Welcome to our blog.

….. Making pretty things
….. Simple living
….. Growing a family

Three children (17, 15, 12)*** Two parents *** one dog *** Country loving *** Cottage dwelling in the South-West of the UK. That’s us!

We’ve been blogging since January 2010, about everyday happenings that bring us joy.

Just a thought….

“A moment spent in wonder is worth a lifetime spent in awe.”


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Never ask a crafter if they are ready for Christmas

Here it is. My red cardigan. Still not finished. It’s true. Doesn’t it look tantalizingly like it will be ready in two shakes of a reindeer’s snow covered tail? It could almost be worn, you’d imagine. Just the ribbing for the opening to do and a few buttons to sew on. Oh, and that bit at the bottom, with the rather awkward knitting needle sticking out. Shouldn’t take long now.

Sadly, appearances are deceptive.

For the last week, my unfinished cardigan has been sitting in the naughty corner. Sulking, I like to think. We have fallen out.


Sadly, I’m destined to unravel the neckband and the right front. There is a mistake. The pattern calls for a vent/slit at the side seam hem.  The front is shaped, at this point to allow for it. Unfortunately, I put the shaping on the centre front rather than the side seam.

If I was sewing, I could cut off the fabric and resew it in place. Knitting is very sadly, unbelievably unforgiving. Chopping into it with scissors would be a disaster. Stitches would unravel, as if it was a fictional jumper in a child’s story book, with the yarn caught on tree branches, so that the heroes could find their way home through the deep, dark forest.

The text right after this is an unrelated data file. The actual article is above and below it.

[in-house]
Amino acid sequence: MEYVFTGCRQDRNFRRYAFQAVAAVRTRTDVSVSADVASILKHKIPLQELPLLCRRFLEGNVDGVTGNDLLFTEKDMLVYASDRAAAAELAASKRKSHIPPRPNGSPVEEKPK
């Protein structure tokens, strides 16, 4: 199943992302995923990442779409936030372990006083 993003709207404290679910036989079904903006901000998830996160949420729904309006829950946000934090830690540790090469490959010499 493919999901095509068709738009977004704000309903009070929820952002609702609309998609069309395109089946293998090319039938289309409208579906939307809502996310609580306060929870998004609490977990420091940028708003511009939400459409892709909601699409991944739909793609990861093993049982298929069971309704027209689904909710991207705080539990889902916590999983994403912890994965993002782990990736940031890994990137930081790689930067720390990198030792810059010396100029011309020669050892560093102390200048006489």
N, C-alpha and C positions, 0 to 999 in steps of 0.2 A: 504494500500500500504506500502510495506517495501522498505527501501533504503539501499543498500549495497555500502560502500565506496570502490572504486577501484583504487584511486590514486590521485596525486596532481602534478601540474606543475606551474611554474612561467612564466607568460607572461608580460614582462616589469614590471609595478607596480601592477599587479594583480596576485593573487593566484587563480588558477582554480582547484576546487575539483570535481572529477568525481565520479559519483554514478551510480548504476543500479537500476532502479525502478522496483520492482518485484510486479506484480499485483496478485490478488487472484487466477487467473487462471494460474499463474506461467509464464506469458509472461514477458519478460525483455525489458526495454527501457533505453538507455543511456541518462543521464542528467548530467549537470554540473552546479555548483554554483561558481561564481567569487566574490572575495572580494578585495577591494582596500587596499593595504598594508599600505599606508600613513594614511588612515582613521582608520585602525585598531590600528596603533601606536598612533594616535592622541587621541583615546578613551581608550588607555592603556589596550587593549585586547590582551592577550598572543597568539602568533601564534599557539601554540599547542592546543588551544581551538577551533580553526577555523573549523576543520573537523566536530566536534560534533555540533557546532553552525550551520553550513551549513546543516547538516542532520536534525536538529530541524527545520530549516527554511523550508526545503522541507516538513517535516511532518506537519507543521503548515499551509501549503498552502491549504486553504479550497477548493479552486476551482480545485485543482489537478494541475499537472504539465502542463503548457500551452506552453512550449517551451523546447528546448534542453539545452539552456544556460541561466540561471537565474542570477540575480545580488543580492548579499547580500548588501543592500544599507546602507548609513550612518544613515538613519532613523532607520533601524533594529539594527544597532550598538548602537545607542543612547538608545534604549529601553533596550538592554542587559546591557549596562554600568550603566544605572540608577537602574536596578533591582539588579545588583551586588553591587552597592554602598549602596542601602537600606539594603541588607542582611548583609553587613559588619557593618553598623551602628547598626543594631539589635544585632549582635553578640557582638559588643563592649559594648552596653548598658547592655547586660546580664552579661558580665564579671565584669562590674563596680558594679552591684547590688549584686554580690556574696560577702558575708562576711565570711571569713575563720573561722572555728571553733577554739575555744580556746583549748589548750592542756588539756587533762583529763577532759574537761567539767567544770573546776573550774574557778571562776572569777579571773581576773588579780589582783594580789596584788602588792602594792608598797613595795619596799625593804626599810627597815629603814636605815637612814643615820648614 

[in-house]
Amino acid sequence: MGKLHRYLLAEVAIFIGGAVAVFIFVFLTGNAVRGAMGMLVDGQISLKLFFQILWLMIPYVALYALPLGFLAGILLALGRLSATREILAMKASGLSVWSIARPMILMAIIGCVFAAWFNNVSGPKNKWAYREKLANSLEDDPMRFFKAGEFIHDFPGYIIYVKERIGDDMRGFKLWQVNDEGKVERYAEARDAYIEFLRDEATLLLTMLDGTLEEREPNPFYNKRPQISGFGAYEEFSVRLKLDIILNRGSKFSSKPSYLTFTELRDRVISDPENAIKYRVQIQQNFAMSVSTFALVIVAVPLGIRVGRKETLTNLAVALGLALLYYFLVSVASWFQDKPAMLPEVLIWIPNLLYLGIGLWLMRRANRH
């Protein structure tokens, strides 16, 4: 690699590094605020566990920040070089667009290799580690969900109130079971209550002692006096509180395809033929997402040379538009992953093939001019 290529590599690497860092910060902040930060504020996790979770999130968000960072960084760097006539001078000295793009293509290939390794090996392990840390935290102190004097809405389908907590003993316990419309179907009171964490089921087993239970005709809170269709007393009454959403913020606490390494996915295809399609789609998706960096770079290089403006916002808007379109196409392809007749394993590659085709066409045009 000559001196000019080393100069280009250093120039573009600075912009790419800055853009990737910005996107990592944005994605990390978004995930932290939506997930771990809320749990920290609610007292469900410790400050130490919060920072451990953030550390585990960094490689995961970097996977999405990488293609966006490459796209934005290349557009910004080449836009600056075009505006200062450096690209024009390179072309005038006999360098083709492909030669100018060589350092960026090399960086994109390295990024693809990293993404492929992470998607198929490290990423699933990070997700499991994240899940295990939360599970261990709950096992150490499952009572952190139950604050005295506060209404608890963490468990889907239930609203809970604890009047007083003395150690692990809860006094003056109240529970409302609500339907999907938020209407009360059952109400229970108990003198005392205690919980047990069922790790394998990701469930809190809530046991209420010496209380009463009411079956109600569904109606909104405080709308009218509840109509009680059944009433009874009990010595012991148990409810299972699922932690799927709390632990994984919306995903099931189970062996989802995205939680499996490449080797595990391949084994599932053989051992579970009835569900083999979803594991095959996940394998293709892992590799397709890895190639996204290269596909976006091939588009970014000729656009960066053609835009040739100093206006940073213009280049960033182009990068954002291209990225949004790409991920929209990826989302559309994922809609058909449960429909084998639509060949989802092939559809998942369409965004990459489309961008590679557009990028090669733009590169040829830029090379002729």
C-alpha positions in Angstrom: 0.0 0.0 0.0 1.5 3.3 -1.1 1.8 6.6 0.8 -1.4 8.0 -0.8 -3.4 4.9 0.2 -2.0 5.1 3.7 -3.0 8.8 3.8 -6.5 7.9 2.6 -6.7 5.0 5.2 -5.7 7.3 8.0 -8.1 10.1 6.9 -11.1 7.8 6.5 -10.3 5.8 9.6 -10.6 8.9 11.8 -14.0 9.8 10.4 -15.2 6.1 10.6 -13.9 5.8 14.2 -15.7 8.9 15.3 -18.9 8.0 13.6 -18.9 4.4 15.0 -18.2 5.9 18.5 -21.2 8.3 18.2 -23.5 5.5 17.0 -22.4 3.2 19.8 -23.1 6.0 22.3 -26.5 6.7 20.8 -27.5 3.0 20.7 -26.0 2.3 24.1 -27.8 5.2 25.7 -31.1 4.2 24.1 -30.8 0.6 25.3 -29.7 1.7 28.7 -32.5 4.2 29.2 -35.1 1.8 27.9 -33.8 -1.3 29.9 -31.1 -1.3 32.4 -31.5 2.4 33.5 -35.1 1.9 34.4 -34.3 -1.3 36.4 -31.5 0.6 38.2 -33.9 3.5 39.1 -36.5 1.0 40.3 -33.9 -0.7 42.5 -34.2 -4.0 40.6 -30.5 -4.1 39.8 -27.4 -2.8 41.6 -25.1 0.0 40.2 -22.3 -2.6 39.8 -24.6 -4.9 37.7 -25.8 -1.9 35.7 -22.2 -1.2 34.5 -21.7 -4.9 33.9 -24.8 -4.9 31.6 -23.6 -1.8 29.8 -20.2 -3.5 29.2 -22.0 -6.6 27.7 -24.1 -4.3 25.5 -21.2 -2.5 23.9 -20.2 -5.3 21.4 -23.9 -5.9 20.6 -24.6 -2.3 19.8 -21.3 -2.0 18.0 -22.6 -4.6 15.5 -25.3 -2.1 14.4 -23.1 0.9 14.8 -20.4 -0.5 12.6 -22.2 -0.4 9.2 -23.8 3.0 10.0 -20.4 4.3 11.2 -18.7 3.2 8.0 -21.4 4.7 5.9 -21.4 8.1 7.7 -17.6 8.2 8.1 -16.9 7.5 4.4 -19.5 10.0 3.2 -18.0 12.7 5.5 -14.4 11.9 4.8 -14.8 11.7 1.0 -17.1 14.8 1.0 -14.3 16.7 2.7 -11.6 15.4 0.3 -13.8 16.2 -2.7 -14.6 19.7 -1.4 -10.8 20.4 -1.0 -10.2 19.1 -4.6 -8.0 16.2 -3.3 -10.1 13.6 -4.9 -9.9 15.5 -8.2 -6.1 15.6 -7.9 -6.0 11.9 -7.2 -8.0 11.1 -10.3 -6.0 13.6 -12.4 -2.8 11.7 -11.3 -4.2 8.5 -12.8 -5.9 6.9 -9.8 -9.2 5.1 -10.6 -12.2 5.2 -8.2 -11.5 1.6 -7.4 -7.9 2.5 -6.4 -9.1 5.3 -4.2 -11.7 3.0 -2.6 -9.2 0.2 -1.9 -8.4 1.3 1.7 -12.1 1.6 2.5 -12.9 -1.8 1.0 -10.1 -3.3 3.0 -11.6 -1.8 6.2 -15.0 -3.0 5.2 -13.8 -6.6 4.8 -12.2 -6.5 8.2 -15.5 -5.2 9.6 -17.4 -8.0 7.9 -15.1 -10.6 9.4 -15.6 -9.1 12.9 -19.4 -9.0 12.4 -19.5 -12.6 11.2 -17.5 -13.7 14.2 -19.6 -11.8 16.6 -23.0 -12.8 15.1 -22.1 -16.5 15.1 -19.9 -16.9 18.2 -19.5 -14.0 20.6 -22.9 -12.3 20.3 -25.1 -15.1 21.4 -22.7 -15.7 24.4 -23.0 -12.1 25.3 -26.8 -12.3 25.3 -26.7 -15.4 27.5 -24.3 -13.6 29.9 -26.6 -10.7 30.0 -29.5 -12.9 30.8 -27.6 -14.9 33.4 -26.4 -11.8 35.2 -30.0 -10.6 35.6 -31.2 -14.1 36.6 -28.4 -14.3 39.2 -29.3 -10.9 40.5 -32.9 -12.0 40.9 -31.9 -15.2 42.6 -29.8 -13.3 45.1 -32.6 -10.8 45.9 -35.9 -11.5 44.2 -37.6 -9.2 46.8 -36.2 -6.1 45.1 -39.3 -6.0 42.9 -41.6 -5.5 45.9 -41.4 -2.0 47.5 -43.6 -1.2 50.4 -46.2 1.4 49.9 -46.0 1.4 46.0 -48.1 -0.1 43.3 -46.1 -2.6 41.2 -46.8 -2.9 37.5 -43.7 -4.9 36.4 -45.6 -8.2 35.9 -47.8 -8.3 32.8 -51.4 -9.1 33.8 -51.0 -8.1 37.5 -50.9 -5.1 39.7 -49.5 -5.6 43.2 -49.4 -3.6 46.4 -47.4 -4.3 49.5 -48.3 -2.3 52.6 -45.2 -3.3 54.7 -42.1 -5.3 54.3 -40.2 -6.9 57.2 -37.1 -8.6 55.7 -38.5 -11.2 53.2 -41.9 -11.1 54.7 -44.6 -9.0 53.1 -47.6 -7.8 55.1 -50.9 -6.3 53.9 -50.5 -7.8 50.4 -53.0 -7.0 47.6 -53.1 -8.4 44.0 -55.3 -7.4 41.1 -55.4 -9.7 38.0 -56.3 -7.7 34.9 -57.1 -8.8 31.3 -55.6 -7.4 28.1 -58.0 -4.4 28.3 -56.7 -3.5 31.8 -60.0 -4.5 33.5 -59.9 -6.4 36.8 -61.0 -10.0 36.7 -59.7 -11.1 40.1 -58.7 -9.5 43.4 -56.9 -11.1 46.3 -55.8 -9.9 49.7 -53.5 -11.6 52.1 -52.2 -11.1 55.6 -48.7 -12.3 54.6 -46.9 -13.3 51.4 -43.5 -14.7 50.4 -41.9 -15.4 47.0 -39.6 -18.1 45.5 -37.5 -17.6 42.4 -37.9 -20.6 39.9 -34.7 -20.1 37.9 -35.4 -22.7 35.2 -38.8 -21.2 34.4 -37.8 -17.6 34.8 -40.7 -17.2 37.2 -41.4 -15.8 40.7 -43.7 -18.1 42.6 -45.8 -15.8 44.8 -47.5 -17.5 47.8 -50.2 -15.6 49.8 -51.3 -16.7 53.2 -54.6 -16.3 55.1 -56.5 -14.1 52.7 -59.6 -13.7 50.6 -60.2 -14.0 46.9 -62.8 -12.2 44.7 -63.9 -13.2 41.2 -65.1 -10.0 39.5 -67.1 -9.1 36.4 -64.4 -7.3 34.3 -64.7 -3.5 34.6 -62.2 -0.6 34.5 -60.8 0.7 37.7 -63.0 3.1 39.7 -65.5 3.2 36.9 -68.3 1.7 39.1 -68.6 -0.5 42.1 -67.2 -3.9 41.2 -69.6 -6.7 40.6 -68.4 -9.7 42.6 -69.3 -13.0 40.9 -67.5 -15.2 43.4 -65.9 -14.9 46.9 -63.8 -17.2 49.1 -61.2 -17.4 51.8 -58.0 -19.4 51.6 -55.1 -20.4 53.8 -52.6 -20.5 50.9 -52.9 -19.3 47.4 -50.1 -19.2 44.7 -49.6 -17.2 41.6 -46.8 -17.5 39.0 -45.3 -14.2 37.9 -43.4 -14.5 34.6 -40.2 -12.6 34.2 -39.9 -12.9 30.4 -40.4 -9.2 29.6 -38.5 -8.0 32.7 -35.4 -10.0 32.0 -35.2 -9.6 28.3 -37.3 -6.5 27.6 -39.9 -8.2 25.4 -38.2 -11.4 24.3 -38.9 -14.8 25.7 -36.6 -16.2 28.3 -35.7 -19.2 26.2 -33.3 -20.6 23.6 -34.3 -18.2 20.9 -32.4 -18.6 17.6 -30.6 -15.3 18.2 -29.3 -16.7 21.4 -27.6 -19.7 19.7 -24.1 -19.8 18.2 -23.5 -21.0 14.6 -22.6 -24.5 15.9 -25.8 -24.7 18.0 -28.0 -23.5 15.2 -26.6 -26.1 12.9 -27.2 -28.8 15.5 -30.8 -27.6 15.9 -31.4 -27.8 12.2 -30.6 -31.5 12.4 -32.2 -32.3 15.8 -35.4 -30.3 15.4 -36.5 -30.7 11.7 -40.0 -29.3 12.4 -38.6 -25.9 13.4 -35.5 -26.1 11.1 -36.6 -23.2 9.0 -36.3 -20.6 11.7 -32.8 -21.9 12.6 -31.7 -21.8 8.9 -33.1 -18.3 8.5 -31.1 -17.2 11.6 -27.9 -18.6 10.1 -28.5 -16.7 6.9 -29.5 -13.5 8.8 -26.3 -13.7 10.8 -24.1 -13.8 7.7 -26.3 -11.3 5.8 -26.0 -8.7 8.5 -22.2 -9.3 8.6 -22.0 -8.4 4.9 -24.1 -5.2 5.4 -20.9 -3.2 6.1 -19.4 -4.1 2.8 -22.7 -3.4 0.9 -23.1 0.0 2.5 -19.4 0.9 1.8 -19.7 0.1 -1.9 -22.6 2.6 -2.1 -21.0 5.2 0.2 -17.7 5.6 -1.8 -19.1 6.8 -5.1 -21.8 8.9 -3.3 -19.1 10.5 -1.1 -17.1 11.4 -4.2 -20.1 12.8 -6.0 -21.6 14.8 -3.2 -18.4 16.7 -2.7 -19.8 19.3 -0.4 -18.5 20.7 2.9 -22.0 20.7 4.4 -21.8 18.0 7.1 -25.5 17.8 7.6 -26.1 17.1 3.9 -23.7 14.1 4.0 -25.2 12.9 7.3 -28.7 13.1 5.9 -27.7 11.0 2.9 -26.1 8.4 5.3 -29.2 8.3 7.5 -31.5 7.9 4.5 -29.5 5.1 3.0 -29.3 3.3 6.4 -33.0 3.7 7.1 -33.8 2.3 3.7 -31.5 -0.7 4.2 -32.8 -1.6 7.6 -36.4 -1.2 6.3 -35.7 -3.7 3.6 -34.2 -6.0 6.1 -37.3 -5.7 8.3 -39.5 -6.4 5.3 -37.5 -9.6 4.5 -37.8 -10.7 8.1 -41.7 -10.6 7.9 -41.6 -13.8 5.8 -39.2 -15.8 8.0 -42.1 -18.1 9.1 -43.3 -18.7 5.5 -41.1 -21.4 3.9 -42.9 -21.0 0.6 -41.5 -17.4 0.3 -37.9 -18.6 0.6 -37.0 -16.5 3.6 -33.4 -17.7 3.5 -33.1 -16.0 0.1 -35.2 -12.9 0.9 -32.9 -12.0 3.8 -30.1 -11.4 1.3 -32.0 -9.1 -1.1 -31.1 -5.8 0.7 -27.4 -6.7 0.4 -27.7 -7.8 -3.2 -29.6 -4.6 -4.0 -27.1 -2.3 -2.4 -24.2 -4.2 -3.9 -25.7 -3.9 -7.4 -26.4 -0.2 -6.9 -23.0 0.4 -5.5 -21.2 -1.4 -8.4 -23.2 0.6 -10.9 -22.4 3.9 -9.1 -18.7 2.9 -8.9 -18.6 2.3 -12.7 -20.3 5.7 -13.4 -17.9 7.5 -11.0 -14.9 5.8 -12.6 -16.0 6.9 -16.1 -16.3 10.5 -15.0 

I was looking more for a cardigan to wear rather than a route finder, to be honest.

Deep breath.

I undid the bottom of the front to see if I could reknit it upside down, but, deep down, I already knew it would show. There was bound to be a tell tale line across it. So only other option is to redo the right front, and the collar ribbing, to prevent it looking an utter mess.

I made the discovery about a week ago. I did the only sensible thing. Threw the unfinished cardigan in the corner, cracked open a box of Christmas chocolates and started a new knitting project.

Do you blame me?

So, yes, never ask a crafter if she is ready for Christmas. Behind the scenes I’m busy sewing and sticking, pinning and tacking other secret projects. I’ll be doing that all the way up to the twelfth hour, because there is always something else I can make. Can’t show you yet. The cardigan I can show you. It is for me. Nothing secret. Should have been finished months ago, but here we are, still looking at it’s unfinished, sorry state.

It’s OK, I’ll get there. I’m calm now. It will be worth the extra effort in the long run.

Yarn Along – November

I very nearly missed my usually Yarn Along post this month. I didn’t forget. No. It was totally down to making little progress with both knitting and book. Thought I’d slide on by to next month. No-one will notice. Instead I’ll hope to add a few more rows, finish a book and join in next month. Then it hit me. It is not remotely honest. I’m only showing the times I make progress. How about the times I just stand still and achieve diddly squat?

So here it is. Same book. Same knitting, which in all fairness has grown but not as much as it should have done in a month.